Finite Samples and Uncertainty Estimates for Skill Measures for Seasonal Prediction

Arun Kumar NOAA Climate Prediction Center, Washington, D.C

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Abstract

The expected value for various measures of skill for seasonal climate predictions is determined by the signal-to-noise ratio. The expected value, however, is only realized for long verification time series. In practice, the verifications for specific seasons—for example, forecasts for the December–February seasonal mean—seldom exceed a sample size of 30. The estimates of skill measure based on small verification time series, because of sampling errors, can have large departures from their expected value. An analysis of spread in the estimates of skill measures with the length of verification time series and for different signal-to-noise ratios is made. The analysis is based on the Monte Carlo approach and skill measures for deterministic, categorical, and probabilistic forecasts are considered. It is shown that the behavior of spread for various skill measures can be very different and it is not always the largest for the small values of signal-to-noise ratios.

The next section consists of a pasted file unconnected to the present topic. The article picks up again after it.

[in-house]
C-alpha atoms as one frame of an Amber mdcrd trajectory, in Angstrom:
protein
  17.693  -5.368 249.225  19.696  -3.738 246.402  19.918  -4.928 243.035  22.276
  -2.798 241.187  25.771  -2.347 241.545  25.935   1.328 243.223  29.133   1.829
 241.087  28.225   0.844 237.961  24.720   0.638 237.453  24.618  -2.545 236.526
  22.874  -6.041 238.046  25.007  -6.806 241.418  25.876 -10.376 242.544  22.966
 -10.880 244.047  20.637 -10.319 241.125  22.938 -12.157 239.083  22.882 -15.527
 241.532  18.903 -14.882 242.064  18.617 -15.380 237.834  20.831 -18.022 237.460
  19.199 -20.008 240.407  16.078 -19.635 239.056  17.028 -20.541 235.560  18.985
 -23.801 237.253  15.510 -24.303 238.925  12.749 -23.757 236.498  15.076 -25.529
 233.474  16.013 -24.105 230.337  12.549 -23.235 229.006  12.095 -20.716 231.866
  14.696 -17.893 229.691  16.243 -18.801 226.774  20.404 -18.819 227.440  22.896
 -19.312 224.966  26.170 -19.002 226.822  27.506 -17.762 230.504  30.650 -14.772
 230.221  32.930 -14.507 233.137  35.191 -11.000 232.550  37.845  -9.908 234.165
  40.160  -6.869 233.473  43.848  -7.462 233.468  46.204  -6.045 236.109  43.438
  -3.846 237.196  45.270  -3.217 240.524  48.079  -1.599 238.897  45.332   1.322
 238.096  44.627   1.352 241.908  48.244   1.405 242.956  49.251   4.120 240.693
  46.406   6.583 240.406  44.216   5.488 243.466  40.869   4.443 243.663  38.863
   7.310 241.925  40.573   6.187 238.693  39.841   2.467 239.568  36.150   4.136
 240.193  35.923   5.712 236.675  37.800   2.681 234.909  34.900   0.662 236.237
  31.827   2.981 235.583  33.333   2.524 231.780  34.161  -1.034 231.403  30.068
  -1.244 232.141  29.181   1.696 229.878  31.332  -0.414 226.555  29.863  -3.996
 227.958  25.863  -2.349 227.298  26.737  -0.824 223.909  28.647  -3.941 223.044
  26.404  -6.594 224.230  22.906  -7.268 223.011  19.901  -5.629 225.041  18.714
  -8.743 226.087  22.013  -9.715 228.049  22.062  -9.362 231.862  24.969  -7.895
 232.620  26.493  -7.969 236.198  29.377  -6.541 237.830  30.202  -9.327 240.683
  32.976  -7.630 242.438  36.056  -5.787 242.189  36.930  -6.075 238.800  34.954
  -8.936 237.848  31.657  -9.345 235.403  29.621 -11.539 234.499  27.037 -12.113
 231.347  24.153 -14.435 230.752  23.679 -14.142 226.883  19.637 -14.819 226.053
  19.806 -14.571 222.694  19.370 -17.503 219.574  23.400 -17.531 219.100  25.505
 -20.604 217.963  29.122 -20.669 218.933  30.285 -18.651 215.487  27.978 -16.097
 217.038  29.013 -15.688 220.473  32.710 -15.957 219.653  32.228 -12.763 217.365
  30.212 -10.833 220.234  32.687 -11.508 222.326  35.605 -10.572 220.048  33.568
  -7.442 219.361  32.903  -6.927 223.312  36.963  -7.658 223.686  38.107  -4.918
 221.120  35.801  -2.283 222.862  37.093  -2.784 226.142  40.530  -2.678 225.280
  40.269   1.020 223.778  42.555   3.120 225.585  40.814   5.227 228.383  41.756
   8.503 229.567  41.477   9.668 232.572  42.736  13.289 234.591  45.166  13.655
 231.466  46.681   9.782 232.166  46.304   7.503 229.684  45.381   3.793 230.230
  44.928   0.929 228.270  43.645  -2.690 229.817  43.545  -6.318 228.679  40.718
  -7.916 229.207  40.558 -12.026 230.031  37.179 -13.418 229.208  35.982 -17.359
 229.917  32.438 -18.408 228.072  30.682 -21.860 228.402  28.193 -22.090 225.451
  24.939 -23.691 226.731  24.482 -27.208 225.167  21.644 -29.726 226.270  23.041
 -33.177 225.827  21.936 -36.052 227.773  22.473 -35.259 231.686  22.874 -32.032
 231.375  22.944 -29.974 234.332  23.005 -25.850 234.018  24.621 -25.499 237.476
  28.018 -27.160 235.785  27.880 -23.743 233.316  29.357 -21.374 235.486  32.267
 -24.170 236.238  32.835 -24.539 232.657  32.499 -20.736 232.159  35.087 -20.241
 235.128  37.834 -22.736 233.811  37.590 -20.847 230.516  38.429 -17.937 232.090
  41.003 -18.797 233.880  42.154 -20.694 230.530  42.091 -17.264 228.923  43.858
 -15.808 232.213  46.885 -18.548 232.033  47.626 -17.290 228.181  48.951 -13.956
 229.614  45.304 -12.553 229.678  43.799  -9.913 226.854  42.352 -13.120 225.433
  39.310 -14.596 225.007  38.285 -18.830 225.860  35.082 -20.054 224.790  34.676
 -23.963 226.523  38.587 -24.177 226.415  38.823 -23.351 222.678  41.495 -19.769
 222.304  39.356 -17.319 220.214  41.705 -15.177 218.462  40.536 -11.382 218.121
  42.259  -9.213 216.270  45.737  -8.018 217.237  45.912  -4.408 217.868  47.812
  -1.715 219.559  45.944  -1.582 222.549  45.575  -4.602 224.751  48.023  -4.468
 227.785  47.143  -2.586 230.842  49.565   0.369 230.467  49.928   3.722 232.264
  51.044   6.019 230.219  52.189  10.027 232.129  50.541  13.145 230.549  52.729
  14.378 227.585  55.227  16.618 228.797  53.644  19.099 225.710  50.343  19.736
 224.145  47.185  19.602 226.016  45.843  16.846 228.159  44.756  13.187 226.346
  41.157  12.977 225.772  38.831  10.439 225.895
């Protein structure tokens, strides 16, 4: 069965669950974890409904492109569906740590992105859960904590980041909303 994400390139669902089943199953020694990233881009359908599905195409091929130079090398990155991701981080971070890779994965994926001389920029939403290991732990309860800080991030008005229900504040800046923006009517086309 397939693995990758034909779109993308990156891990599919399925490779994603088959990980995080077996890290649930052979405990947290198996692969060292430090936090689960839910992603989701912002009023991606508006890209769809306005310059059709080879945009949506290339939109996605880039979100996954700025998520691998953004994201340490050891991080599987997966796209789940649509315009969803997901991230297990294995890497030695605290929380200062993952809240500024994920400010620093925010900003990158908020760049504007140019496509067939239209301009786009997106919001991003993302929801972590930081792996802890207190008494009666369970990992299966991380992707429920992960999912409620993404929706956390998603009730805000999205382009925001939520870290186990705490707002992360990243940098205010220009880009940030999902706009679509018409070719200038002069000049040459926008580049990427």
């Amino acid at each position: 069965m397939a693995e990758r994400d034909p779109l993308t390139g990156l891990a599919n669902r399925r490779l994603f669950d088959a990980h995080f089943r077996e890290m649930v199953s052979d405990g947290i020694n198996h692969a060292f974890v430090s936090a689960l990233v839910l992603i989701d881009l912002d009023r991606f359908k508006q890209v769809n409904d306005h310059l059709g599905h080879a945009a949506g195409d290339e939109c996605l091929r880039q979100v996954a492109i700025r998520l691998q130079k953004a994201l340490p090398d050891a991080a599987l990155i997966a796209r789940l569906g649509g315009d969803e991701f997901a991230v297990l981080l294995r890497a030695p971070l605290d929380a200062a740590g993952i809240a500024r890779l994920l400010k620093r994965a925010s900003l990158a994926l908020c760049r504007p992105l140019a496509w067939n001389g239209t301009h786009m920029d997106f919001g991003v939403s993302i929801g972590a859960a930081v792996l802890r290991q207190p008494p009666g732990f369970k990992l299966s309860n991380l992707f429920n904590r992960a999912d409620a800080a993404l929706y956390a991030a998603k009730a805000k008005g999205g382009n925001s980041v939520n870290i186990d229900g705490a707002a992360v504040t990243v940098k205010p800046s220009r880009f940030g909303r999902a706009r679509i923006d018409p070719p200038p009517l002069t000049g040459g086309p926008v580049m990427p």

Corresponding author address: Dr. Arun Kumar, NOAA/NWS/NCEP, Climate Prediction Center, 5200 Auth Rd., Rm. 800, Camp Springs, MD 20746. Email: arun.kumar@noaa.gov

Abstract

The expected value for various measures of skill for seasonal climate predictions is determined by the signal-to-noise ratio. The expected value, however, is only realized for long verification time series. In practice, the verifications for specific seasons—for example, forecasts for the December–February seasonal mean—seldom exceed a sample size of 30. The estimates of skill measure based on small verification time series, because of sampling errors, can have large departures from their expected value. An analysis of spread in the estimates of skill measures with the length of verification time series and for different signal-to-noise ratios is made. The analysis is based on the Monte Carlo approach and skill measures for deterministic, categorical, and probabilistic forecasts are considered. It is shown that the behavior of spread for various skill measures can be very different and it is not always the largest for the small values of signal-to-noise ratios.

Corresponding author address: Dr. Arun Kumar, NOAA/NWS/NCEP, Climate Prediction Center, 5200 Auth Rd., Rm. 800, Camp Springs, MD 20746. Email: arun.kumar@noaa.gov

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